They attempted to cram 25 children into a tiny, windowless, soulless, art project-less space.  The teachers blithely greeted the kids in the morning before gathering at their own table to eat an adult breakfast and let the kids fend for themselves for the better part of the morning.  Whereas the rooms on the bottom floors had bulletin boards with neat schedules framed with butterfly emojis, laying out the Thursday field trips and the English lessons and dance classes, there didn’t seem to be any plan at all for the room upstairs.  Something was written in brown crayon on a crumpled piece of paper and stuck to the wall.

I kept asking when they’d be taking the famed Thursday field trips, like the kids in all the other rooms were doing, and was told “soon.”

Whenever we picked Laken up, she was tucked away in a little galley where they stored the cots, playing something by herself.  I think she went there to hide, and it broke my heart.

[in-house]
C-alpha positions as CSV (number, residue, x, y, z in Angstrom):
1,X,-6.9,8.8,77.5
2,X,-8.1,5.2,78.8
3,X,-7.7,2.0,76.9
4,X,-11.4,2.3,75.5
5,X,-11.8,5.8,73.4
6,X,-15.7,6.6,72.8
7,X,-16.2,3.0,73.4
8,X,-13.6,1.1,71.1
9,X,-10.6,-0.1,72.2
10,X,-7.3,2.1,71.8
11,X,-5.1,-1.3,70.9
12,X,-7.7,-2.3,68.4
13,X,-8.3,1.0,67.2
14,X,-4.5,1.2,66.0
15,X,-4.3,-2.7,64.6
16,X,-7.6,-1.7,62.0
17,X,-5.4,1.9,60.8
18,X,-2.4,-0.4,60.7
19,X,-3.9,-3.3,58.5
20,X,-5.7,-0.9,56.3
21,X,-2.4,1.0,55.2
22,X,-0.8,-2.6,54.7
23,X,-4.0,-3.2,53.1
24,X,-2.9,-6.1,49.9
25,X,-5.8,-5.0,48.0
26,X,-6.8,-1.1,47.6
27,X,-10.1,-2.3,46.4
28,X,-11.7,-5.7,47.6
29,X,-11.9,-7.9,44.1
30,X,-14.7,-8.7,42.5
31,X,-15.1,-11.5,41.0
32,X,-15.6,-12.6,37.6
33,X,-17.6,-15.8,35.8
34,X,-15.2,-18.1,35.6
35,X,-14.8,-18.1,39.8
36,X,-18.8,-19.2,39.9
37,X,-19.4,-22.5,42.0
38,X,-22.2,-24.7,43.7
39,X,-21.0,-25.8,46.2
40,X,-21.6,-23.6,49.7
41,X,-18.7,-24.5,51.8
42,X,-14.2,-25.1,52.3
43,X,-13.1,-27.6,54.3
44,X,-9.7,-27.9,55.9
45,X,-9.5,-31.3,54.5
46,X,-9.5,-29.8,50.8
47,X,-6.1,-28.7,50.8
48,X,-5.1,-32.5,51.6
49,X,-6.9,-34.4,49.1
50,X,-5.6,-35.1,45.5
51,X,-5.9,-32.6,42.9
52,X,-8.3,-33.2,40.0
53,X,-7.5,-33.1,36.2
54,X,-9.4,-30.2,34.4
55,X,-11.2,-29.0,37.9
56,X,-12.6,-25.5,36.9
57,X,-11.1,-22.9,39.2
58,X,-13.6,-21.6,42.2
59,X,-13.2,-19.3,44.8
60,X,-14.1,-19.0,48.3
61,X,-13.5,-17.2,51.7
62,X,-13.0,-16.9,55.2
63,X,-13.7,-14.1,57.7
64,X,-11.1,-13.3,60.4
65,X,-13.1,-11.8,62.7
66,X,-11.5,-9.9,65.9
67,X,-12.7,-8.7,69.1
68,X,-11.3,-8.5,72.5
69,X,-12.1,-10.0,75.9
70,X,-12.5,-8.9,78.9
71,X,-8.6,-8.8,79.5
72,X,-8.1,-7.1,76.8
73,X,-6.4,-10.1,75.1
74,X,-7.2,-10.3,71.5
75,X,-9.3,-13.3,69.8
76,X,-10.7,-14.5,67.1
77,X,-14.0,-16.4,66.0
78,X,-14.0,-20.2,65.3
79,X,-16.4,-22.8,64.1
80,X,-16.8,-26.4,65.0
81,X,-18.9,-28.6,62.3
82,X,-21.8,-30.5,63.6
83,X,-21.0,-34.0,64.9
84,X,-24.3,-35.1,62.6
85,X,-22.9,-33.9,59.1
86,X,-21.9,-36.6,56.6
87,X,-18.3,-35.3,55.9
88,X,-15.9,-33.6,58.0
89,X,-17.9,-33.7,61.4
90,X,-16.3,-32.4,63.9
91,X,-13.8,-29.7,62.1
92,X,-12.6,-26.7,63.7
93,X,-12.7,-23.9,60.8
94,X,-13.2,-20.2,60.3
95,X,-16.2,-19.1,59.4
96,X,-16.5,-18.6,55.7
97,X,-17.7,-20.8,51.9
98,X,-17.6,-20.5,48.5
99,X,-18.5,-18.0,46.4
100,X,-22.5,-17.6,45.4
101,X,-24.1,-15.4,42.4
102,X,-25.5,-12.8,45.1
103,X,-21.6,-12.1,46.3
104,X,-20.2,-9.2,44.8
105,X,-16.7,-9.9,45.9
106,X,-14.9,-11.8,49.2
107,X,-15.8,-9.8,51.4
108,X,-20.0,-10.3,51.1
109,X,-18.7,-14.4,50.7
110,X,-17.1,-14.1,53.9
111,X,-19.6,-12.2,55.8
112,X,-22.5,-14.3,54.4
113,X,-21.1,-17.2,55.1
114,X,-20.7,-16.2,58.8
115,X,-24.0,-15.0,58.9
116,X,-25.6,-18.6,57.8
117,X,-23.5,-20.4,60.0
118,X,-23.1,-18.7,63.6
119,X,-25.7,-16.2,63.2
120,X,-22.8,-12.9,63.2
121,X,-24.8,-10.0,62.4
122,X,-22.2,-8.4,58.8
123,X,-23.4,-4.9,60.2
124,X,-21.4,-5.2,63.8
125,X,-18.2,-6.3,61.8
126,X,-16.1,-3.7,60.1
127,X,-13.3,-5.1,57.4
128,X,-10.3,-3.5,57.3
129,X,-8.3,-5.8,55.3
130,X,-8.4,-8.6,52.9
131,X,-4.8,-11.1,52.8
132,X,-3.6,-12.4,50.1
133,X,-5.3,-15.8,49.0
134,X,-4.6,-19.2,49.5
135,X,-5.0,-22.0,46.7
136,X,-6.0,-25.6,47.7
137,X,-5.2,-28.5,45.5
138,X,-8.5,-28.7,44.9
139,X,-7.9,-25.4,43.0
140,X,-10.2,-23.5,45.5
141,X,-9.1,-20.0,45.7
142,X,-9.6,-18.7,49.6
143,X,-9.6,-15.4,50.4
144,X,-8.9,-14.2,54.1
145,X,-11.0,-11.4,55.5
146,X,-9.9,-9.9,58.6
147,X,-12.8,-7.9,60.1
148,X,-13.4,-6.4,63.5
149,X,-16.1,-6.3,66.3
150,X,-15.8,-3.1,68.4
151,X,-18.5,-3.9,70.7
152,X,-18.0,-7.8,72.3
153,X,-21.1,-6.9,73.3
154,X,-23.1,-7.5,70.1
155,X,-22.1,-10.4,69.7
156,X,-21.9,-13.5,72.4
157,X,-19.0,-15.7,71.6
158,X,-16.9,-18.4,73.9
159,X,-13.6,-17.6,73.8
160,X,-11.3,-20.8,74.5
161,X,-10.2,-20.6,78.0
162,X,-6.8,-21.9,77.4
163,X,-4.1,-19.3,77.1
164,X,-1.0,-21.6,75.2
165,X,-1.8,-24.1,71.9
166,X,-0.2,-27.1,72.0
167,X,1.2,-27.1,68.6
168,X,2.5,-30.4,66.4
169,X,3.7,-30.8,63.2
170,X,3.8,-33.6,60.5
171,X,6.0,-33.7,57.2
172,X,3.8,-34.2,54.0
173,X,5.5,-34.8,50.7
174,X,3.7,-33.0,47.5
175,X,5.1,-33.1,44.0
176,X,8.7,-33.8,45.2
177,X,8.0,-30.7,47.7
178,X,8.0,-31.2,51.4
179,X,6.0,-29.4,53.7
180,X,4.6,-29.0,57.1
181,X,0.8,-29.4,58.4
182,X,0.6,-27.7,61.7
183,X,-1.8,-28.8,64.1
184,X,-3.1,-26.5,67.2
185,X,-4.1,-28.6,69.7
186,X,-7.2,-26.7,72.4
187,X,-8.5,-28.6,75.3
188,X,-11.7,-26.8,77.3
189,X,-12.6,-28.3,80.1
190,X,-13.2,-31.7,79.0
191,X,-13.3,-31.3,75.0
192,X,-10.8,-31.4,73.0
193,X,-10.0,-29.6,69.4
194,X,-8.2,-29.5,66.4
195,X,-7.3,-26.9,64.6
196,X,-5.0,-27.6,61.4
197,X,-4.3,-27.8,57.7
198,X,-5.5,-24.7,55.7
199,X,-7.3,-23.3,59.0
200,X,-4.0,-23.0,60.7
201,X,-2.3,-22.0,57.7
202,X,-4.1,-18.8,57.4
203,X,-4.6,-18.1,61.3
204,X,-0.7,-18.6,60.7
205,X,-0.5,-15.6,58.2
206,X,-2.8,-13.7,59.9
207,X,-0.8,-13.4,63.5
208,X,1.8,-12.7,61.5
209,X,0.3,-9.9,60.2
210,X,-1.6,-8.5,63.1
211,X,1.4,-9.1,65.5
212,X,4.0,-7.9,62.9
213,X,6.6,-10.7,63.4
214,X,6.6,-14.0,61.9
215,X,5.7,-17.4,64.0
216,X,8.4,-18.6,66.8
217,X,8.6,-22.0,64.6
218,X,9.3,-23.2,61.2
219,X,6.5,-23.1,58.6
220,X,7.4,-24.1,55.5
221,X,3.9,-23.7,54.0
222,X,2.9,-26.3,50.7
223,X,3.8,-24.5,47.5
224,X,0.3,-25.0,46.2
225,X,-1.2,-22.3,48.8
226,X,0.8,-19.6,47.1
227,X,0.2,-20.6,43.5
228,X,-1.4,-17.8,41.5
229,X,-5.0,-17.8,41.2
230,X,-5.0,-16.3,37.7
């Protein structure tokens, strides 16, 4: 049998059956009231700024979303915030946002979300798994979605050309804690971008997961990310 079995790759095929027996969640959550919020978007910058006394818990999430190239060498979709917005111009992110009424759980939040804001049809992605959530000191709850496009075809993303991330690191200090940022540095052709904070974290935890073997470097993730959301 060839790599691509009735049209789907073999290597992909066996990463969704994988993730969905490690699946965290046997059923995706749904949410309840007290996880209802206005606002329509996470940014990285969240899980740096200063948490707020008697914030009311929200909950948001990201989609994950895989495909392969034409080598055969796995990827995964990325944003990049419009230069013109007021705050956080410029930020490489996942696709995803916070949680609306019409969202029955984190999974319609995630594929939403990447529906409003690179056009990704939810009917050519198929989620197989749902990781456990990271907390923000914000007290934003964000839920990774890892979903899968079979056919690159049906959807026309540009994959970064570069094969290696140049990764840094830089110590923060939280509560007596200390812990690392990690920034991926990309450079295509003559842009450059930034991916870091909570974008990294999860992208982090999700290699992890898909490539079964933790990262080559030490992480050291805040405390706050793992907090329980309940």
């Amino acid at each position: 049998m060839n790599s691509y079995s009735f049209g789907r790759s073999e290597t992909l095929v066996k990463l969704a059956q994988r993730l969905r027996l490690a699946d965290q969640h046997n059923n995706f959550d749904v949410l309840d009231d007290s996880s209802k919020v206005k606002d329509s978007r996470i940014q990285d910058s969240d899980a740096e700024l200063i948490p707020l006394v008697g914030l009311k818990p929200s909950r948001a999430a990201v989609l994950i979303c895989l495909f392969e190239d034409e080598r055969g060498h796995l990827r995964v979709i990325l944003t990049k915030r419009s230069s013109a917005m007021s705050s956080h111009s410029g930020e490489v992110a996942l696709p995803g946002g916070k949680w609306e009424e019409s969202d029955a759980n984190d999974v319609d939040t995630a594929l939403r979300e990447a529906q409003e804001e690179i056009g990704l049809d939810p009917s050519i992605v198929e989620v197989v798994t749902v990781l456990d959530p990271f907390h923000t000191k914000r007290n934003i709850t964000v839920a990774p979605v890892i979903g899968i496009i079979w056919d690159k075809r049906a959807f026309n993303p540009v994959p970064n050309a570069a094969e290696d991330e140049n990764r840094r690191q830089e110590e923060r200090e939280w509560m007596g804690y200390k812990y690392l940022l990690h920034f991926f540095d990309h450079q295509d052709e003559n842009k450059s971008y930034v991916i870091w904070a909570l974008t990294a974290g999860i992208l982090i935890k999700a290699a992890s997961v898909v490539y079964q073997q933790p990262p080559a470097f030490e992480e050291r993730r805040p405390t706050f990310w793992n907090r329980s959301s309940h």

She held onto her Minnie Mouse lunch box like a comfort object. I dissolved inwardly when I led her up the eight flights of stairs to her classroom and saw her chubby little hand gripping the pink handle with no intention of letting go.  Her teachers couldn’t get her to leave it inside during lunchtime. She took it outside with her when all hundred something kids at the center were released to the playground, and carried it close when she ran smack into the middle of a game of soccer played by kids at the neighboring Grundschule. 

They yelled at her in German to get out of the way, and she stopped to suck her thumb and stare at them, uncomprehending. No teacher stepped in to help her.